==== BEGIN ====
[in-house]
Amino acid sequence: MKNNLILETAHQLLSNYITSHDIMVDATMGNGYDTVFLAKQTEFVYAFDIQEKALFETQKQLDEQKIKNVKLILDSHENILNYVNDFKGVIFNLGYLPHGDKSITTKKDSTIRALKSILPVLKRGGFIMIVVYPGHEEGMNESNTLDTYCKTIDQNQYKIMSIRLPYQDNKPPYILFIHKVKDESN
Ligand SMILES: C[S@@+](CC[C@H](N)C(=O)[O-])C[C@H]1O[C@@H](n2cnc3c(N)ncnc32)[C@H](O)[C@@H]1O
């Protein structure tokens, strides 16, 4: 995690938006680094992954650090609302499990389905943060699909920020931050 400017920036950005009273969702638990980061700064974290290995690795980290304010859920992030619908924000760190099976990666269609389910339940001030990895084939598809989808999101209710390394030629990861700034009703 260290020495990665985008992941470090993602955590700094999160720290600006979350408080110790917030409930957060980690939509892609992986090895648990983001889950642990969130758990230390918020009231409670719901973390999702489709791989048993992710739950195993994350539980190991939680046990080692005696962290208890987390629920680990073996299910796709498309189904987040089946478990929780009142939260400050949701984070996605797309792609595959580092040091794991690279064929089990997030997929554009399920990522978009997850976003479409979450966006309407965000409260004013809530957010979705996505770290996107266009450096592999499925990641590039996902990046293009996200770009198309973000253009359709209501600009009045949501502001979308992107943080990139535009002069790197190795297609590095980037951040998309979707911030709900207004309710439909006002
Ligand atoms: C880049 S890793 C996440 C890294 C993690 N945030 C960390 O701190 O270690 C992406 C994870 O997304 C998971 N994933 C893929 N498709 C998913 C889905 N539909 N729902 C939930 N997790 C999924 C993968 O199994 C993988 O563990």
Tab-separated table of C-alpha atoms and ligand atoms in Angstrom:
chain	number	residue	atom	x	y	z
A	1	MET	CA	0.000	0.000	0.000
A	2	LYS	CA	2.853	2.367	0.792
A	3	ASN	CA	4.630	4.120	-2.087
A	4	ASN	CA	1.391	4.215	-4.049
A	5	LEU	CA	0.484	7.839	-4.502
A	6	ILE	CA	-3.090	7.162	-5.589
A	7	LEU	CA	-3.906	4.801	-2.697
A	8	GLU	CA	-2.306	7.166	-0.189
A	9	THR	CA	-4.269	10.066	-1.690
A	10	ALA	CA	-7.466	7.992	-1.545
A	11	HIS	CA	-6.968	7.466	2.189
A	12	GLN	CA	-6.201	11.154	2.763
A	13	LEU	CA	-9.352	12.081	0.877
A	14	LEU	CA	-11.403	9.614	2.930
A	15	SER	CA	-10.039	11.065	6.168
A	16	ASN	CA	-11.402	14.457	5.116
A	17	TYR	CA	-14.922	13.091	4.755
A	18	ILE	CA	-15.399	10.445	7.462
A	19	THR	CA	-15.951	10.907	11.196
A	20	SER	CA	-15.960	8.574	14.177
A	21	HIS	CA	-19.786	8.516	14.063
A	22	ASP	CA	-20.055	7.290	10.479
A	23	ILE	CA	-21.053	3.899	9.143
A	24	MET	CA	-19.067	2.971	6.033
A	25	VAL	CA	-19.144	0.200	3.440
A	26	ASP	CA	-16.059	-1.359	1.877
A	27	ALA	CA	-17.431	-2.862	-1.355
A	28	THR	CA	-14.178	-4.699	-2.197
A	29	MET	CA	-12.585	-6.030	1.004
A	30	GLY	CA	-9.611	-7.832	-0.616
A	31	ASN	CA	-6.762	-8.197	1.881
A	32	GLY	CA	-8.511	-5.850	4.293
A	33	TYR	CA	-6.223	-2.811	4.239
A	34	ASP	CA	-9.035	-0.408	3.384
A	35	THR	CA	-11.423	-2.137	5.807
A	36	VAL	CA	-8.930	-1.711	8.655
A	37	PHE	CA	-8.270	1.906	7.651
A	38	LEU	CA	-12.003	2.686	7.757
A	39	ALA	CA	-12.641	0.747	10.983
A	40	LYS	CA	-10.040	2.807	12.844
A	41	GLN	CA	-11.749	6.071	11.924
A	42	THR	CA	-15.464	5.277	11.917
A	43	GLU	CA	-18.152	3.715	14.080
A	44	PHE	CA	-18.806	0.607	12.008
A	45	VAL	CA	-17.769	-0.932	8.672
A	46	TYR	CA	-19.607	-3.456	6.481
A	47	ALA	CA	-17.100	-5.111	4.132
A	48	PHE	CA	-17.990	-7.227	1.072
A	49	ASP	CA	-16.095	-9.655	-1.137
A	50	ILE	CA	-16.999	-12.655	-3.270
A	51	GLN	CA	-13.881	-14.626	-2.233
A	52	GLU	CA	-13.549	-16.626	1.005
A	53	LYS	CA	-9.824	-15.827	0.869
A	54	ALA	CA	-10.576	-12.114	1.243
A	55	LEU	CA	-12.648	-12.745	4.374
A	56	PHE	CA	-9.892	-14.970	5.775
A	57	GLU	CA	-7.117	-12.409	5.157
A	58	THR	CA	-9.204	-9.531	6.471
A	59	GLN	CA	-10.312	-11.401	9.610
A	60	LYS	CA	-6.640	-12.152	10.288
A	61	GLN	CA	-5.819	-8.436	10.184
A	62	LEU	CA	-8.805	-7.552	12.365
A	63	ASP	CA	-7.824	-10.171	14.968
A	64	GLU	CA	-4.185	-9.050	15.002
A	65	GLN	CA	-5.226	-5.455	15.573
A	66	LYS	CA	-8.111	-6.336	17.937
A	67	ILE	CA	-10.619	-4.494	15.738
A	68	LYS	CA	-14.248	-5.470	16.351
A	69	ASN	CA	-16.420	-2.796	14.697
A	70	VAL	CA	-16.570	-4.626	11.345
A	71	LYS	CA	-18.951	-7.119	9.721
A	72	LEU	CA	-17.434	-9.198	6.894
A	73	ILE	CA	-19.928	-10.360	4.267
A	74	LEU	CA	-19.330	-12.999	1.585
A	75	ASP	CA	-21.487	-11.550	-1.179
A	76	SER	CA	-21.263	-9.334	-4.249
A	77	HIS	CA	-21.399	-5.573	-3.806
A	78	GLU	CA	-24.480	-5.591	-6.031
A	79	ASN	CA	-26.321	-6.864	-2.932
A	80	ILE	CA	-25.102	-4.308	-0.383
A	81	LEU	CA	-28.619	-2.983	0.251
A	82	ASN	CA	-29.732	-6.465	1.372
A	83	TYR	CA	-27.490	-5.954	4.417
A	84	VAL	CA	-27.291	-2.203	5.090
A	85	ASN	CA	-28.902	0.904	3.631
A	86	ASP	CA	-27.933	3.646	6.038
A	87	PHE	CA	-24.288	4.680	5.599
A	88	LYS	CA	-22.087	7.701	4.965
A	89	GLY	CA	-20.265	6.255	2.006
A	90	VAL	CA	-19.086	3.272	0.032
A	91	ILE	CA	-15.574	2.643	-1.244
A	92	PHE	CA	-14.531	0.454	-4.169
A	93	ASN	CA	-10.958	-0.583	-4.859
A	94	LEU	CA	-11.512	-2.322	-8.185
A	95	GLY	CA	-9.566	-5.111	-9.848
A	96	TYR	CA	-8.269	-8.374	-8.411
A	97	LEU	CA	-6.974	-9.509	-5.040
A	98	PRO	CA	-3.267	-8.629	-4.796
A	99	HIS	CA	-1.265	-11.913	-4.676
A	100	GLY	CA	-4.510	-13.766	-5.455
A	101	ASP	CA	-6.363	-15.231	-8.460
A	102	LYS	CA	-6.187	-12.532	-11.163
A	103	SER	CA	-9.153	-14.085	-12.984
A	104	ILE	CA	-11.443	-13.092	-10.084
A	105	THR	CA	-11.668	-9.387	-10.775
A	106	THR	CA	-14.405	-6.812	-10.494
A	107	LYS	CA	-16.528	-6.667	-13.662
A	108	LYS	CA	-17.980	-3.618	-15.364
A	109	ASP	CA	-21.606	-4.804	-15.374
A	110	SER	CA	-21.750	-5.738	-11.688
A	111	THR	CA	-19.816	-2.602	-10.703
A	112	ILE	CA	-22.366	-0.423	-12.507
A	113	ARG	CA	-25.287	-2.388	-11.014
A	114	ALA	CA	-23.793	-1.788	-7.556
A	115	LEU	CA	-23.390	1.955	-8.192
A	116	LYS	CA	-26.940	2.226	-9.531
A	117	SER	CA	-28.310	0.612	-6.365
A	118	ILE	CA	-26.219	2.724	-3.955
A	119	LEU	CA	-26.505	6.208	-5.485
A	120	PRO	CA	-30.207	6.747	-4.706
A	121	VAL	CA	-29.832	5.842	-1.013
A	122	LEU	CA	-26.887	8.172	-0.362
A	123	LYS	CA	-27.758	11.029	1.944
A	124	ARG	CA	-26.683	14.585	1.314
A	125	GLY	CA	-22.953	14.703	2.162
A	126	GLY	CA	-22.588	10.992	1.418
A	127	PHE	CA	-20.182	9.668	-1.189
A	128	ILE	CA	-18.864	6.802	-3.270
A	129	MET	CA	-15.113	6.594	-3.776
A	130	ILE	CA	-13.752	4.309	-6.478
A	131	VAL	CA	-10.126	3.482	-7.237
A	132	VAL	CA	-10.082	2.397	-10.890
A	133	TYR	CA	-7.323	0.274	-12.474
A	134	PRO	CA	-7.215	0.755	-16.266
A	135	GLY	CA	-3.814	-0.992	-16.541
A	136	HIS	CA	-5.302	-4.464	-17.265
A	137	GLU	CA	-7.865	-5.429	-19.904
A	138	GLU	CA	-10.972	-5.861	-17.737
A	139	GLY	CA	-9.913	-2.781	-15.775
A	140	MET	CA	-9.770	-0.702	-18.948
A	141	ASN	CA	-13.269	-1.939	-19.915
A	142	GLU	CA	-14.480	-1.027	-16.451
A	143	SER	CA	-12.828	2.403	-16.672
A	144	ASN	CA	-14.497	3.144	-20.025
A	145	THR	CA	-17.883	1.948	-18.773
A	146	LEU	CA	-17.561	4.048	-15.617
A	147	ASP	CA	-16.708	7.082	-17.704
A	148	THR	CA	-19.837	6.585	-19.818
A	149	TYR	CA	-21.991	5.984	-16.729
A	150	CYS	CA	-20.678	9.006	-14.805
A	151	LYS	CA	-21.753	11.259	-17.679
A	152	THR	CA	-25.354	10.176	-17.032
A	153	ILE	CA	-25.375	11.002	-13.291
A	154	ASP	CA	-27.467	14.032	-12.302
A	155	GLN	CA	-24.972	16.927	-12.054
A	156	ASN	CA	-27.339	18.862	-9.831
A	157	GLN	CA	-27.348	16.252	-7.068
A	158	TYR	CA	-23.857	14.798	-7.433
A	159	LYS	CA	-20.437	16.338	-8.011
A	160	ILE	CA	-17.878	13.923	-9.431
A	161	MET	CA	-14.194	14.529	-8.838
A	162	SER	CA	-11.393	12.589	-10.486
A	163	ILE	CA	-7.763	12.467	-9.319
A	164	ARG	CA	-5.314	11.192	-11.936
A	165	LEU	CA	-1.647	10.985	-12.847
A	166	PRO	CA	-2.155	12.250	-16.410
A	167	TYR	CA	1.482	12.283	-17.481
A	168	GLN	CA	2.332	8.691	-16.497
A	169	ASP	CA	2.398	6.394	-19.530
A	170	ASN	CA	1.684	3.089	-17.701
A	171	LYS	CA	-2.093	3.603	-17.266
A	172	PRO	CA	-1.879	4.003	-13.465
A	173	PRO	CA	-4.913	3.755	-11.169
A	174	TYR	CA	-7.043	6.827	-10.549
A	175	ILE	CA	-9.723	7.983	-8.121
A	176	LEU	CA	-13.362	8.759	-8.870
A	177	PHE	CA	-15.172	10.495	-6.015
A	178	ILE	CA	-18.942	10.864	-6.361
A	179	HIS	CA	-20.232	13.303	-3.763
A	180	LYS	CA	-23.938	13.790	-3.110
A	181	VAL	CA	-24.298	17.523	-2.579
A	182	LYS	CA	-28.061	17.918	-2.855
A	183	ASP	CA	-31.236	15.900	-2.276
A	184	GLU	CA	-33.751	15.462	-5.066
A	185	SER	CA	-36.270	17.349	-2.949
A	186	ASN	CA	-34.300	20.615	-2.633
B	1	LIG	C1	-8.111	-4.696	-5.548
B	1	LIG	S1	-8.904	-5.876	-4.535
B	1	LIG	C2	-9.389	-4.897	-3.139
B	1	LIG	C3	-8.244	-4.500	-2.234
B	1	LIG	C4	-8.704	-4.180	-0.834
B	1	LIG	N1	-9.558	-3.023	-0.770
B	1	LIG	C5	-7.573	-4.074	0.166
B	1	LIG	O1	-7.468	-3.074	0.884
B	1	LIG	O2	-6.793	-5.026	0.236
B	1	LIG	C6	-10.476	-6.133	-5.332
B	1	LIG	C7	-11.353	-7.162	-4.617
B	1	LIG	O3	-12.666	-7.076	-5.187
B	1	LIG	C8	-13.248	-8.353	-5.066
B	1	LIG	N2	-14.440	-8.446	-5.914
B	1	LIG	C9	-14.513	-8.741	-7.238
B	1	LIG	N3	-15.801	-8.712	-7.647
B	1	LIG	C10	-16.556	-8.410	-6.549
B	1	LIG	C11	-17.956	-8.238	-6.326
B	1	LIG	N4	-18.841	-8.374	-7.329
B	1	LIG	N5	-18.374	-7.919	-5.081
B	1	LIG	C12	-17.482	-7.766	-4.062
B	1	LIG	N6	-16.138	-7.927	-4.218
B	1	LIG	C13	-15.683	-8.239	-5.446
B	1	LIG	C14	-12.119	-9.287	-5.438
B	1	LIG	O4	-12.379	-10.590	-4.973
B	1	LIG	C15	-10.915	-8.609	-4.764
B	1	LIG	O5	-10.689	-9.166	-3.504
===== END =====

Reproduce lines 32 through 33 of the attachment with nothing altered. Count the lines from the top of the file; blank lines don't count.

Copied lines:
A	25	VAL	CA	-19.144	0.200	3.440
A	26	ASP	CA	-16.059	-1.359	1.877